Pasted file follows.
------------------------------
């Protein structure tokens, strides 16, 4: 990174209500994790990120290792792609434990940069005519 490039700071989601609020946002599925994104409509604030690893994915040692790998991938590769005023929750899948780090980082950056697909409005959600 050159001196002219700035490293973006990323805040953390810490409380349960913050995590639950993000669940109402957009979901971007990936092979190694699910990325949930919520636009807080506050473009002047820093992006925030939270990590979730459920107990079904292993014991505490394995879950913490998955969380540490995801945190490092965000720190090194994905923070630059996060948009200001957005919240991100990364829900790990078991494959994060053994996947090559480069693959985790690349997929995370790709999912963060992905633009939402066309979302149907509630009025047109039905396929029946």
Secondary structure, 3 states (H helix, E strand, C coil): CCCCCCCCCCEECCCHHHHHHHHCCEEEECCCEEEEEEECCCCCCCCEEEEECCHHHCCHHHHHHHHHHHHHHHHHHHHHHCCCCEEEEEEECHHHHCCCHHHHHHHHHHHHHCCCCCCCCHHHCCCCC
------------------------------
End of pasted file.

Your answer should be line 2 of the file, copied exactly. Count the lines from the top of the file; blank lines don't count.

Secondary structure, 3 states (H helix, E strand, C coil): CCCCCCCCCCEECCCHHHHHHHHCCEEEECCCEEEEEEECCCCCCCCEEEEECCHHHCCHHHHHHHHHHHHHHHHHHHHHHCCCCEEEEEEECHHHHCCCHHHHHHHHHHHHHCCCCCCCCHHHCCCCC